Studies suggest messy people are smarter but then studies have also shown that women who live in cluttered spaces are likely to have high levels of the stress hormone cortisol. But for those of us with busy lifestyles, keeping our homes clean is a task that requires a lot of persistence and patience. There’s a way to go about it: Become a minimalist.
This “deliberate lack of decoration or adornment in style or design” started as an art movement back in the 1960s and has now paved its way into architecture as well as lifestyle. Architects have started to embrace minimalism in modern houses with the use of white walls and furniture, complemented by glass windows and limited use of accessories. If you too want to give minimalism a try, be it for its low maintenance or you are curious about the trend, here are a few ideas that can get you started.
Less is more
The whole idea of minimalism is based on the principle “Less is more”. If your living space has too much color, too many furniture, it makes you feel cramped and bogs you down. If you cleared out your entire living room for a day, you would be surprised how free and spacious it is, all hidden beneath the over the top furniture cabinets and stacks of cushion. The first step to embracing a minimalistic decor is to look around your living space. What things are must haves for you? If there is a decor piece that you rarely look at, then maybe it’s time to get rid of it.
Similarly, get rid of things that cramp up your living space – it could be a few extra cushions, a coffee table that is rarely touched or a shelf that you always bump into because it’s slightly in the way. Too many lamps also cramp up space with extra rods and wires, so get rid of them as well. Do this, every month look at the rooms in your house from a fresh perspective and identify things that you don’t think you need and get rid of them by selling or donating these items. As they say, one man’s trash is another man’s treasure.
If you go to someone else’s house and find papers, bills, coffee mugs, wires and other things spread out on the table or a shelf, it would certainly be off-putting, especially décor-wise. Surfaces like the kitchen counter and the dining table are also places that seem clustered with things that have appeared out of nowhere.
See if the things that have piled up can be thrown away or tucked somewhere it belongs. Cluttering causes a huge mess but is never helpful when you actually need to find something. For instance, you might need a scissor that, at this point, is hidden between two layers of phone chargers and a few back receipts and is nearly impossible for you to find.
Along with causing you stress, you will probably have to buy another scissor, which is a waste of time and resources. So, after de-cluttering, make an “everything has its place” system and learn to keep things back in their proper places when you are done using them. It might take some getting used to but, in the long run, you will be a lot more organized and you will find things around the house with relative ease.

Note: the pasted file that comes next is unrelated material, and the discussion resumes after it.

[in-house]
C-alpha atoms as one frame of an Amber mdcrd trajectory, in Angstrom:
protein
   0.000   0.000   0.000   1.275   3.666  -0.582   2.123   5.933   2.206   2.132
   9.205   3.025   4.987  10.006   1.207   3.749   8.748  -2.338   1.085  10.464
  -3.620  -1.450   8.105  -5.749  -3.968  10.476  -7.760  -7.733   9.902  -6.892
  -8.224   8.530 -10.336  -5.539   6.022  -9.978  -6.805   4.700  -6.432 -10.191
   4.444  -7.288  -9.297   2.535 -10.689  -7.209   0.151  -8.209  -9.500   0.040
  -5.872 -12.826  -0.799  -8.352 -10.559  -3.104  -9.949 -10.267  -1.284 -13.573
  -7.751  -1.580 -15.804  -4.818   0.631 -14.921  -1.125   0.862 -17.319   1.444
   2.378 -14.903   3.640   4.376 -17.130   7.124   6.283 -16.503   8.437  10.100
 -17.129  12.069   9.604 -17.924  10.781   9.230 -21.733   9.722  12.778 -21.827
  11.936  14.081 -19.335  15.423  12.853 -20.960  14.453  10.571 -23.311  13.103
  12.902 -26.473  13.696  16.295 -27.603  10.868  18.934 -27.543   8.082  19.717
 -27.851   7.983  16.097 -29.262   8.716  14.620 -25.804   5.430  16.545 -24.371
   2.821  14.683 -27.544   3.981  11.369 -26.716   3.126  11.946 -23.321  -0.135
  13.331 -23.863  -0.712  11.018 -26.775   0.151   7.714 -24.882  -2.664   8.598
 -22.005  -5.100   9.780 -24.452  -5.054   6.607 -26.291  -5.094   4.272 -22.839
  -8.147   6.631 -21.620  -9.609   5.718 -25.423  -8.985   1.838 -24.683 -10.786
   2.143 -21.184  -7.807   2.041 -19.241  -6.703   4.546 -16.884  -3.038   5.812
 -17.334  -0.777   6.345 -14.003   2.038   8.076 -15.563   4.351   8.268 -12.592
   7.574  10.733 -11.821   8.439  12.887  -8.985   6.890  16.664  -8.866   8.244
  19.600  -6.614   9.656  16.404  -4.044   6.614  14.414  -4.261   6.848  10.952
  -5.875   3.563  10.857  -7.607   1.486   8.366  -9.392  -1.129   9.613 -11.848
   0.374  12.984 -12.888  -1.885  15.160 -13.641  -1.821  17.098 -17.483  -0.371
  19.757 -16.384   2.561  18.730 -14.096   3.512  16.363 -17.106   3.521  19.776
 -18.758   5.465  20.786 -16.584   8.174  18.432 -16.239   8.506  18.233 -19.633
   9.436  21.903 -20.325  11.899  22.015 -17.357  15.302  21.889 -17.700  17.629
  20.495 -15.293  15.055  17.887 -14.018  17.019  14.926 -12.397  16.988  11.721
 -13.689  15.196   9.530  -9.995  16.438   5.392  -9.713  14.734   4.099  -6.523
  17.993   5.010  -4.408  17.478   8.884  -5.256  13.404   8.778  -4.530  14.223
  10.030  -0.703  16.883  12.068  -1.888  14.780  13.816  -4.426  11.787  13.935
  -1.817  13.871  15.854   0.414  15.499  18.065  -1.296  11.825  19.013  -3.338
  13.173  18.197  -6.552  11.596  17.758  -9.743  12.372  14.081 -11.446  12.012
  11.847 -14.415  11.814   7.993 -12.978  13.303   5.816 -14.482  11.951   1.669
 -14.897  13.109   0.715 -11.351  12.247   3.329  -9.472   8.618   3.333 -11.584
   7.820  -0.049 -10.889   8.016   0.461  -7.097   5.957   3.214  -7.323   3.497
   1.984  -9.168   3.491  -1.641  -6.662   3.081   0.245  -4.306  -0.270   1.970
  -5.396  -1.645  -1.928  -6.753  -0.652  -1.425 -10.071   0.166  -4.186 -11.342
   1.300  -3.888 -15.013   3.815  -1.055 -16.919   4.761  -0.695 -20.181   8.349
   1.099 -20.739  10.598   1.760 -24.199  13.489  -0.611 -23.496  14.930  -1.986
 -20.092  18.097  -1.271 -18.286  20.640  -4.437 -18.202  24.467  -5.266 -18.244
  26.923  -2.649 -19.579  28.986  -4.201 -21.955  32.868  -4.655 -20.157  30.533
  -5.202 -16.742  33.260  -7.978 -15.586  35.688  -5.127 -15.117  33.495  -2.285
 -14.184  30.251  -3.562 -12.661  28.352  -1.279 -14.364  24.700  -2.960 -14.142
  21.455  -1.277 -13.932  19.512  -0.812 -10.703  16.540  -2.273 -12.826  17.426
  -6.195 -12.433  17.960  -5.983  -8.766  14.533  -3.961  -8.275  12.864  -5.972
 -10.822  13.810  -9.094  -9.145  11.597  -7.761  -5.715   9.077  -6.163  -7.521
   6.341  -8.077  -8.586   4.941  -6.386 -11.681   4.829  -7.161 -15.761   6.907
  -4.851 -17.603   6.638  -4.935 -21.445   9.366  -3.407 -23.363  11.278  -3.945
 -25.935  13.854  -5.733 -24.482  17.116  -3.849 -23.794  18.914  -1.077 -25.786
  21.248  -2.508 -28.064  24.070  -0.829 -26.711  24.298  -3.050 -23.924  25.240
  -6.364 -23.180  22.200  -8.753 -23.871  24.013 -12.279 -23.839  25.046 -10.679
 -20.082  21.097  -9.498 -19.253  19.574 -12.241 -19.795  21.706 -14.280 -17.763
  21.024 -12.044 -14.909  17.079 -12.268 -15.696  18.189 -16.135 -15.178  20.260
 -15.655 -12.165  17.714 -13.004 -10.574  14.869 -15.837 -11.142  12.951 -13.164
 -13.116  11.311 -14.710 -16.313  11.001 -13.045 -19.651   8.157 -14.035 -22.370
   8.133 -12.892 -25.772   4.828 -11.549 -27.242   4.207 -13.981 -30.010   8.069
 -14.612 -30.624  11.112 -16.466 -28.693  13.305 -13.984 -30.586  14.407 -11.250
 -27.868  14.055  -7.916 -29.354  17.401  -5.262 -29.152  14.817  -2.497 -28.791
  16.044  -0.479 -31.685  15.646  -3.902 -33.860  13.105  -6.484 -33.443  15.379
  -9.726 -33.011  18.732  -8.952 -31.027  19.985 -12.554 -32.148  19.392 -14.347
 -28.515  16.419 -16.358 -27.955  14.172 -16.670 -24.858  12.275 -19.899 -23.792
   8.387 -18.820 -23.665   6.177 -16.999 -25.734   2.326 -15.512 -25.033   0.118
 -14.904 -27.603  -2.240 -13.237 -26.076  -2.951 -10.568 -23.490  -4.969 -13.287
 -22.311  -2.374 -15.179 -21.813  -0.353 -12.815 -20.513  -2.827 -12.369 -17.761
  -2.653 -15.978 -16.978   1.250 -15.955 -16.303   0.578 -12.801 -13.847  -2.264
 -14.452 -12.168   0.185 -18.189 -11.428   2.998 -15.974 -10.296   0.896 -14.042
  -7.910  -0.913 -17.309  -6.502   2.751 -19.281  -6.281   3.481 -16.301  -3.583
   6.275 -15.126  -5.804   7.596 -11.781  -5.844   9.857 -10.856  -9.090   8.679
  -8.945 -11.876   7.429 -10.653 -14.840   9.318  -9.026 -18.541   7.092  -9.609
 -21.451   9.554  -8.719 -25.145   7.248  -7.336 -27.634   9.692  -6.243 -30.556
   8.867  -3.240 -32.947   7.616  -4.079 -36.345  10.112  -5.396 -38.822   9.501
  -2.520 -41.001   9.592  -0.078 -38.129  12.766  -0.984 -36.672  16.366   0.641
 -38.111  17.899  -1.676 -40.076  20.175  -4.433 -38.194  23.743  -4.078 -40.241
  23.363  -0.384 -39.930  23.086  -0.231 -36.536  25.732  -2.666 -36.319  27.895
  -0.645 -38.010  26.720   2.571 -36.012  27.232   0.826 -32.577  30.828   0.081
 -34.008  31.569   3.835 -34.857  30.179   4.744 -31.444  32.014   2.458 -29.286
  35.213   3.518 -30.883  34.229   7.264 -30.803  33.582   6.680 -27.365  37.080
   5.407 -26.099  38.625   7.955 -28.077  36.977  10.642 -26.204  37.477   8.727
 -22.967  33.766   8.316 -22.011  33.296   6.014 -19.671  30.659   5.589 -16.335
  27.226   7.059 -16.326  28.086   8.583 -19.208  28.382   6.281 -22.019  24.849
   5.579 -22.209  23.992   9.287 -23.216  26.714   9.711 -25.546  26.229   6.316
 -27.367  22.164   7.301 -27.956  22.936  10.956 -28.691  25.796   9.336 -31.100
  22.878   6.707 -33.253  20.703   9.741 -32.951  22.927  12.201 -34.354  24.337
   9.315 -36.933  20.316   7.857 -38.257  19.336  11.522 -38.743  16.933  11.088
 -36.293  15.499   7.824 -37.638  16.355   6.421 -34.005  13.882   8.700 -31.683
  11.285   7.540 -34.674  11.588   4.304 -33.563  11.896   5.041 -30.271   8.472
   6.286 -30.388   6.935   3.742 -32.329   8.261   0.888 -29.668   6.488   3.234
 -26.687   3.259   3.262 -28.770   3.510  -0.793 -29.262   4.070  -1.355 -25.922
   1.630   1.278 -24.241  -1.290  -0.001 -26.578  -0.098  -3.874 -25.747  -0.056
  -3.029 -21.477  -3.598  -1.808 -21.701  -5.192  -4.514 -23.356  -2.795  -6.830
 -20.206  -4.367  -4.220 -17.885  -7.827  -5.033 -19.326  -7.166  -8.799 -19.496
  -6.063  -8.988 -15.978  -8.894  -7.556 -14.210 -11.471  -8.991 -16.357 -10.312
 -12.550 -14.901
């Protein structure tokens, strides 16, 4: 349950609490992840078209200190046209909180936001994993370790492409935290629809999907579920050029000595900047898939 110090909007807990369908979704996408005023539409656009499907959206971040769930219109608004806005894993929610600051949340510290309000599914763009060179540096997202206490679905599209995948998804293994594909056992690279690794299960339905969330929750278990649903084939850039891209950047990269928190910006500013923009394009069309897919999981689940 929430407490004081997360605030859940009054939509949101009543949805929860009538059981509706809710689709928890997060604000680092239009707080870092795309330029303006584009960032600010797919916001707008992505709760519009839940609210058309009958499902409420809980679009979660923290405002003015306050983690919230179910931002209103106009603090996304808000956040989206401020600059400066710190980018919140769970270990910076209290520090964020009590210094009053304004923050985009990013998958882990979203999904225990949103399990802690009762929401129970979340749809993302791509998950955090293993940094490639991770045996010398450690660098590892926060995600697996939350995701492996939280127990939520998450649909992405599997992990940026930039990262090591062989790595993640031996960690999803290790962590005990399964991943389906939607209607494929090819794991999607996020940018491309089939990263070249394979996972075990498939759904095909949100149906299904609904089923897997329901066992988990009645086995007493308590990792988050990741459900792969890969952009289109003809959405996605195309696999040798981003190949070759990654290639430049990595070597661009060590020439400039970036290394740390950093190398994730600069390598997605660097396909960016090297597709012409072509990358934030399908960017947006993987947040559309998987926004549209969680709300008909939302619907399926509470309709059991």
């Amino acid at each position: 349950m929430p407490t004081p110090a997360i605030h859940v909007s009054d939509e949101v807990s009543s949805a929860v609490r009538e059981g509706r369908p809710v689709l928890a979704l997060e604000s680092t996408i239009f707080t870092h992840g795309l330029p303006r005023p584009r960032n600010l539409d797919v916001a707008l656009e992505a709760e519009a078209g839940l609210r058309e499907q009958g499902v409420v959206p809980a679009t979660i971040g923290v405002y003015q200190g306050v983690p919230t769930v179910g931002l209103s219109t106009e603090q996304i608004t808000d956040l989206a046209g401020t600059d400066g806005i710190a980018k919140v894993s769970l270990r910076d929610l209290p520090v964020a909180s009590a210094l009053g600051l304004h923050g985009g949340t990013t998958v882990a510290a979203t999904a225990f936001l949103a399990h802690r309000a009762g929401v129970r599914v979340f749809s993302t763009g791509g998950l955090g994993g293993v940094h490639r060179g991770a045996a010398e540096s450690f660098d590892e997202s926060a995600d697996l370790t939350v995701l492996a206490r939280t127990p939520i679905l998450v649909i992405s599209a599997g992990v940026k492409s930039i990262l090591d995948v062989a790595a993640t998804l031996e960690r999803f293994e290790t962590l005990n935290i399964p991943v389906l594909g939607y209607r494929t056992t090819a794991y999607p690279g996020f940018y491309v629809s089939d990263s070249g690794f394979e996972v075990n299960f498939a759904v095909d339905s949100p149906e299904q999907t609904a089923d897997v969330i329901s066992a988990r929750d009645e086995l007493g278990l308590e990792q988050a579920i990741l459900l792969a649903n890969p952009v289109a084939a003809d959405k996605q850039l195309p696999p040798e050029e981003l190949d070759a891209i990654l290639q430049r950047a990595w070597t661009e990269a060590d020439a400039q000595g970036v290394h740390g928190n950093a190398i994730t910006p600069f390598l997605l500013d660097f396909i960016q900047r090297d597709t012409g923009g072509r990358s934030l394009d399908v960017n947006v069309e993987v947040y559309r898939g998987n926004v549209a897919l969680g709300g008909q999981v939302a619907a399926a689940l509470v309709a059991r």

Quality over quantity
The key to minimalism is to have few things as well as to have them in their original form, rather than something that is excessively modified. It’s the art of keeping it simple and real. The same applies to your living space as well. Whenever you are adding something to your room, be it art or a new flower vase, ask yourself if it is really needed? Does it add a new dimension to what you have going on already? If not, it’s better to scrap the idea. Similarly, minimalism and trends don’t go well together, so embracing minimalism will make you think twice before buying things and if you do buy something it will be thoughtful and meaningful. While choosing furniture and other items, choose ones that last longer and are worth your money.
Add texture rather than color
An “ideal” minimalist house embraces white and its shades as well as has very little color in it. A minimalistic room should have a neutral tone to it. However, all the lack of color might make a room seem a little bland or even boring. But just because you can’t go wild when it comes to colors doesn’t mean you can’t add some texture to your space. Give the room some sophistication with knitted throws, beaded pillows, sheepskin rugs, and velvet décor for that much-needed comfort factor. In case of white base, opt for similar beige, dove-gray, and tan tones or any color you would see together in nature. Add an indoor plant or two and there you have your much-needed dash of green – something that is soothing but not overpowering. And just like your room, your mind becomes clearer, leaving you space to get creative.
One in, one out
“One in, one out” is a process embraced by minimalists all over the world and it can definitely help one when it comes to keeping your home minimalistic. The philosophy goes something like this: For every item that comes into your home, something else should go out in return. The one-in item does not necessarily have to match the one-out item, although, to make a real difference, it should be something of a similar value or perhaps something even bigger. For instance, you can’t buy a big mantelpiece and throw out, say, a flower vase. You should make sure that they are similar items, at least in terms of shape, size, and purpose.